Macquarie secures debt for Victoria battery

Breaking News 3 April

Macquarie secures debt for Victoria battery

Macquarie Green Investment Group and Shell Energy Operations has secured debt from five commercial banks to finance their 200 MW/400 MWh Rangebank battery energy storage system near Cranbourne West in Victoria, according to three sources familiar.

Societe Generale, which was advising on the debt finance, has lent into financing along with BNP Paribas, Standard Chartered, Sumitomo Mitsui Banking Corp. and Westpac, the sources said.

The sponsors of the battery were looking for around AUD 200m (USD 133m) in debt, a source previously told Infralogic.

Shell will buy the power from the battery, as previously reported, but in addition to buying 100% of the power from the battery for 20 years, the oil major has agreed to buy equity in the battery, according to an announcement on Friday.

“The Rangebank project is our first grid-scale battery investment in Victoria and marks Shell’s first direct equity investment in a utility-scale BESS globally," said Shell Energy Australia Chief Executive Officer Greg Joiner in the announcement.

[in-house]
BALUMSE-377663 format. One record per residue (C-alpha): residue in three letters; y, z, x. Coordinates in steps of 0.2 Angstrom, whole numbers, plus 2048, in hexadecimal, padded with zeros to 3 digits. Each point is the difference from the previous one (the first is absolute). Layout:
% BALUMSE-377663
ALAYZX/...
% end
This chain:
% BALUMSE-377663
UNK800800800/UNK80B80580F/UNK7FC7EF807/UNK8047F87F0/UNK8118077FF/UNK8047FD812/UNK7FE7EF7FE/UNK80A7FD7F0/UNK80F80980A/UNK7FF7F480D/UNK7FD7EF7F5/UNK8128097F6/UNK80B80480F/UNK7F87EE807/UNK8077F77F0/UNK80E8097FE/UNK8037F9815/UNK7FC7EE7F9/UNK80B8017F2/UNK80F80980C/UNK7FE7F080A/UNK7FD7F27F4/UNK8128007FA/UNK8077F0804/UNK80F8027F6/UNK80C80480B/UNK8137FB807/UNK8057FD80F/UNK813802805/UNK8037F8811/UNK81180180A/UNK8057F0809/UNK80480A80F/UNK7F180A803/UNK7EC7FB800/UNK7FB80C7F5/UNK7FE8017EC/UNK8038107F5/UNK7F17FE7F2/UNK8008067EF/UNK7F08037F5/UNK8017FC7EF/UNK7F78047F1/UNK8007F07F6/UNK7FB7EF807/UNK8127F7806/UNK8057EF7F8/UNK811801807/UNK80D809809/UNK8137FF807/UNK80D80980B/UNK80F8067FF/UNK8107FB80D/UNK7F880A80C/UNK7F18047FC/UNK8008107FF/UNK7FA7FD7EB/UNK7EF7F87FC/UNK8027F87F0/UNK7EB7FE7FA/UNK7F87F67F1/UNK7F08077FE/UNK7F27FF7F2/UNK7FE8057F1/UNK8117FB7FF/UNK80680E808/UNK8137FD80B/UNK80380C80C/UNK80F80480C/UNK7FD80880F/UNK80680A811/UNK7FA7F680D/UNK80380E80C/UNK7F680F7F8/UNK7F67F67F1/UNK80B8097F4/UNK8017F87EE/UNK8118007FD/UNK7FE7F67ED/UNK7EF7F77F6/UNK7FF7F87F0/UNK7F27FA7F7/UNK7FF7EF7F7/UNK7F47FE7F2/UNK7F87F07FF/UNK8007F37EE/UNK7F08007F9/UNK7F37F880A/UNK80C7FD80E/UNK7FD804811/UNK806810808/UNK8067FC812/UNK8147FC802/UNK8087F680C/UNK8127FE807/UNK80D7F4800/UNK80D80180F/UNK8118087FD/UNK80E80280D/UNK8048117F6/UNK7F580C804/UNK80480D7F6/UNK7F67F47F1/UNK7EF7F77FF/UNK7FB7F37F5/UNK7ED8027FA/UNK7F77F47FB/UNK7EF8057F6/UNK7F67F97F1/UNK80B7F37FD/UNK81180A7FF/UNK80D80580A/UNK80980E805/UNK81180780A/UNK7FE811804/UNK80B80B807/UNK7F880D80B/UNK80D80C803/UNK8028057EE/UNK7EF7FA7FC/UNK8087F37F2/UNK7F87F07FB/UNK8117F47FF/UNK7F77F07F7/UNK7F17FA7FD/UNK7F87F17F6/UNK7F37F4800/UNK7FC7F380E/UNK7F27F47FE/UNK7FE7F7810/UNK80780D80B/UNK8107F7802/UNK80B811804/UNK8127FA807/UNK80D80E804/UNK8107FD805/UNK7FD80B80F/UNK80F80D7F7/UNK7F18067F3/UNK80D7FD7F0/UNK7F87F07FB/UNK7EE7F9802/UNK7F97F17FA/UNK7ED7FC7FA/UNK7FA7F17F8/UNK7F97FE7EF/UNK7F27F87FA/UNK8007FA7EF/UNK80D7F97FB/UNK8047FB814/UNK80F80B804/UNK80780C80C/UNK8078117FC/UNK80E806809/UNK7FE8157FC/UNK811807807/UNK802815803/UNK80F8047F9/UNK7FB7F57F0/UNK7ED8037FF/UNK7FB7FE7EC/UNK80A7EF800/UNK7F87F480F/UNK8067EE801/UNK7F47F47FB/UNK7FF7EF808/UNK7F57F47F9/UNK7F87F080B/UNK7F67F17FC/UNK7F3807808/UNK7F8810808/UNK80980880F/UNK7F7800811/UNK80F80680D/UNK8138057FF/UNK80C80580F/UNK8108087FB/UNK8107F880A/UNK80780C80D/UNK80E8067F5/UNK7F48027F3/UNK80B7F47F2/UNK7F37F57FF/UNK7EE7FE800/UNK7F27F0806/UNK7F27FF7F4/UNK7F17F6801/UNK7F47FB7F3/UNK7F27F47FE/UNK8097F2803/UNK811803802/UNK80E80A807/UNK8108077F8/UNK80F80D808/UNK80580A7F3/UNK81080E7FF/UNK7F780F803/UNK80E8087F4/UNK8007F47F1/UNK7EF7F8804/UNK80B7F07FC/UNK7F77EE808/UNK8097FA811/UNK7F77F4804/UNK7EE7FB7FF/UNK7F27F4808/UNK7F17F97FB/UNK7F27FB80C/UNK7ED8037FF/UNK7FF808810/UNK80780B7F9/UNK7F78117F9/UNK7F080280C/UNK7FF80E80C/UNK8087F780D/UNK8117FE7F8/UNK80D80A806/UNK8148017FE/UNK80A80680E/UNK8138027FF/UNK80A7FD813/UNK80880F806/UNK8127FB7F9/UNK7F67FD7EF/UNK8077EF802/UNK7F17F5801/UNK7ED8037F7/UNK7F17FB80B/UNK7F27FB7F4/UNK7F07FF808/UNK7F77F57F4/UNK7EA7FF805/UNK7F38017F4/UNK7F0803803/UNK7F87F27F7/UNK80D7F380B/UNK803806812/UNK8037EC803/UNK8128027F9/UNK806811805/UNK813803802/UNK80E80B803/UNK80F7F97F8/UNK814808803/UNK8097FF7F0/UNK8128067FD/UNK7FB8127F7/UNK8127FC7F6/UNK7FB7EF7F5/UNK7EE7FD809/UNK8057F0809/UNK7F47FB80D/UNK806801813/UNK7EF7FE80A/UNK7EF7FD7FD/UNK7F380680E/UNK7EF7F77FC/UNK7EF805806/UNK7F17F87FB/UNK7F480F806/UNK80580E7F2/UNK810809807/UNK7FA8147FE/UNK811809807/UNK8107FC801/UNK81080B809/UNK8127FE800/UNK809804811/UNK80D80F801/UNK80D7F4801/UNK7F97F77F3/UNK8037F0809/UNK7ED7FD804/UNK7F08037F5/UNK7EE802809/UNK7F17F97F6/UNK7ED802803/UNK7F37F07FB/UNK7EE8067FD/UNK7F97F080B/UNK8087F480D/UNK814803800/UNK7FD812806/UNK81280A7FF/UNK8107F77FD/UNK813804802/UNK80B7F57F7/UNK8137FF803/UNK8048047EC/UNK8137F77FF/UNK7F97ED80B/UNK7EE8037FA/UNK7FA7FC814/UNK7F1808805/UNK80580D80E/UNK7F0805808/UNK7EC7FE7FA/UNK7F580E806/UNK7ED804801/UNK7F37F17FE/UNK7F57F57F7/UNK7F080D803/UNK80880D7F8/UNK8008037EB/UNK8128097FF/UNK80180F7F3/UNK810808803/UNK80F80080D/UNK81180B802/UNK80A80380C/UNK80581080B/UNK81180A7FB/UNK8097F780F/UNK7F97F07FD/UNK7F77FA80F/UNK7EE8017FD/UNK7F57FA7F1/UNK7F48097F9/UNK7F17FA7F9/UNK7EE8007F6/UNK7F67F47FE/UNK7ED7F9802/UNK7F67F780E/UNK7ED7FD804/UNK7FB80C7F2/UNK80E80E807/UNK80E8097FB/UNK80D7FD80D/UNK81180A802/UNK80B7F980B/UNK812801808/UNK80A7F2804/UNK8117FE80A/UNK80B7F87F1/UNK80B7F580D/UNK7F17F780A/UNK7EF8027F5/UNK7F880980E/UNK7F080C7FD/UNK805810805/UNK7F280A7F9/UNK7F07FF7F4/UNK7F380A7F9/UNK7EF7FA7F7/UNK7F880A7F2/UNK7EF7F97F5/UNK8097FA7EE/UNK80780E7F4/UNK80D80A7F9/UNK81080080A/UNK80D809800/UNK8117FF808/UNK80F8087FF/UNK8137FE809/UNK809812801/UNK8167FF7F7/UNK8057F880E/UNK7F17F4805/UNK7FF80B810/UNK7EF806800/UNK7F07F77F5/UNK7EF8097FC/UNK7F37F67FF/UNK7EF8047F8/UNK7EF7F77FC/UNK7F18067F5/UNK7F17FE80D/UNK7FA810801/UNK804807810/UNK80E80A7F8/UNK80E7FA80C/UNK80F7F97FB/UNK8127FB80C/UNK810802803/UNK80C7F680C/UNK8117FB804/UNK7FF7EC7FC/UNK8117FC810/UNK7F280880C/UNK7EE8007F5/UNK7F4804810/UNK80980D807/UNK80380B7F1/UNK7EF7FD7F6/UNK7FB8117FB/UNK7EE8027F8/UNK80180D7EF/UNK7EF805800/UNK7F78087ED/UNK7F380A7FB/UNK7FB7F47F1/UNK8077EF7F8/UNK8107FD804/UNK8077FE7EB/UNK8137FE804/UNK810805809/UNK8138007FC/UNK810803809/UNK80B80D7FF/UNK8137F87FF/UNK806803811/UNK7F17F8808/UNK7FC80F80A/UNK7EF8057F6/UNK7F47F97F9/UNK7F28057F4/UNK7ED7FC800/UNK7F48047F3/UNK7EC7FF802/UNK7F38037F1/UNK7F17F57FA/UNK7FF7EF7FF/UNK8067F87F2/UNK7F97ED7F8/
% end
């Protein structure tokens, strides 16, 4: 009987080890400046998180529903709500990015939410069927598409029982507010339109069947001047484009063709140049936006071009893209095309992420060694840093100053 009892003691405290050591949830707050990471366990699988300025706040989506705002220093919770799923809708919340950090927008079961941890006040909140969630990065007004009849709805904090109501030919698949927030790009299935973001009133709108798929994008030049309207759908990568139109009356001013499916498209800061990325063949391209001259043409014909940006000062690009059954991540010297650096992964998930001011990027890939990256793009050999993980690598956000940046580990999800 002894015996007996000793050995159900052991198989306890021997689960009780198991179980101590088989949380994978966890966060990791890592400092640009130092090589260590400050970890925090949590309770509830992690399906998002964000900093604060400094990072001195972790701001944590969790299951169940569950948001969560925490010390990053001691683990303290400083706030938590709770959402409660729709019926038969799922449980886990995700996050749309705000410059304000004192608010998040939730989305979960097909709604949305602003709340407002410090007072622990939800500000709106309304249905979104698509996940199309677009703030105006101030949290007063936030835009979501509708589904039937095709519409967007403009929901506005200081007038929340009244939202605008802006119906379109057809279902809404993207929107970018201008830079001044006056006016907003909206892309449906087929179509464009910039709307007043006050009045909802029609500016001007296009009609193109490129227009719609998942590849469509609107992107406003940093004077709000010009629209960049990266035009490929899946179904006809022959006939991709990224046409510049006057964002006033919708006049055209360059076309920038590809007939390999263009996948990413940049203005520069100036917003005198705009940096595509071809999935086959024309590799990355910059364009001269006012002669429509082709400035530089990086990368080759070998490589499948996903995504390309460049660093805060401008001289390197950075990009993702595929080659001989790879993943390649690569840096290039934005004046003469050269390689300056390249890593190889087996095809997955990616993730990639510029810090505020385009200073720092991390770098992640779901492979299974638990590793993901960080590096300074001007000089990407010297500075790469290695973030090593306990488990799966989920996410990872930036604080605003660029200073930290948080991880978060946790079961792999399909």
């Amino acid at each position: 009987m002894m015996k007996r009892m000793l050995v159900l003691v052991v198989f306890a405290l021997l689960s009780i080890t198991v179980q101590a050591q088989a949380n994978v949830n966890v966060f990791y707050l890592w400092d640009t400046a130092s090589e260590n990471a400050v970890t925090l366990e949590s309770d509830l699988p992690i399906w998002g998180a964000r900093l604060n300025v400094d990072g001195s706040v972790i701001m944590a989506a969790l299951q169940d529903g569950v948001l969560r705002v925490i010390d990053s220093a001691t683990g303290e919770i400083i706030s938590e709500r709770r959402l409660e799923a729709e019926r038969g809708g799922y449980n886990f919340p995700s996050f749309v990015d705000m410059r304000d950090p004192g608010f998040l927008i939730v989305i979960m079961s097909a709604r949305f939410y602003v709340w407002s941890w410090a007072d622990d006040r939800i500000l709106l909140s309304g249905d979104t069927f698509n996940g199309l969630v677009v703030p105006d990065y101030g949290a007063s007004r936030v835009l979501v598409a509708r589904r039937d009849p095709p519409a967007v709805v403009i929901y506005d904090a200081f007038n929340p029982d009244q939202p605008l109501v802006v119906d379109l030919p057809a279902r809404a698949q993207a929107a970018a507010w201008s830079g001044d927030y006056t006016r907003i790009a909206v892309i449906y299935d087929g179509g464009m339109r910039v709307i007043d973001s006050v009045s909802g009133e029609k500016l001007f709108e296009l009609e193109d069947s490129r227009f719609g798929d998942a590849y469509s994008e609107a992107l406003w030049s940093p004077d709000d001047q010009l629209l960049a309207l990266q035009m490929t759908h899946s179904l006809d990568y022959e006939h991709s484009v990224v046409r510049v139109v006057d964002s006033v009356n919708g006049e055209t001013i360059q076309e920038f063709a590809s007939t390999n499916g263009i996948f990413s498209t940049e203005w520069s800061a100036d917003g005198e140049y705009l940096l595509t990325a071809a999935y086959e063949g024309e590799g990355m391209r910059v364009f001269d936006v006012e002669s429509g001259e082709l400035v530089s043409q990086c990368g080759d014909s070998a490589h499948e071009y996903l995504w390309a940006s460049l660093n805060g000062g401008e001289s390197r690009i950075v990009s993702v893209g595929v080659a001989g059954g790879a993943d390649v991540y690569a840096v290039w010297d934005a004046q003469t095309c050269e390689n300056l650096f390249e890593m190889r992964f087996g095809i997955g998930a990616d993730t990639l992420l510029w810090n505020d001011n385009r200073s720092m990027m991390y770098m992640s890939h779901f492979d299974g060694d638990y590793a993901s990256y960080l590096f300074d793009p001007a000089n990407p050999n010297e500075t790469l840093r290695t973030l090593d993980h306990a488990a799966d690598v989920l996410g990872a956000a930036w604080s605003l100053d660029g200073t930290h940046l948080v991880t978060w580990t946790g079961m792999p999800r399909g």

“Located in one of Melbourne’s fastest-growing population centres, the Rangebank BESS will help to stabilise Victoria’s state electricity supply by providing additional storage capacity, which can be discharged at times of peak demand."

Family-owned investment group, Perfection Private, will also continue to own a minority stake in the battery.

The project, which is scheduled to be complete late next year, will be built, serviced and maintained by Fluence. The project has already received development approval from the Victorian government.

In November, Macquarie Asset Management announced it had launched a 3 GW battery unit, Eku Energy, owned by its Green Investment Group. Eku will own the battery when it is completed.

Shell is also one of the offtakers for Federation Asset Management's Riverina battery, which Commonwealth Bank of Australia, Westpac and DNB financed.

To date, there have been fairly few Australian project financings of batteries.

Spokespeople and officials from BNP Paribas, Macquarie, Shell, Societe Generale and Standard Chartered did not respond to messages seeking comment. Officials at SMBC and Westpac declined comment.

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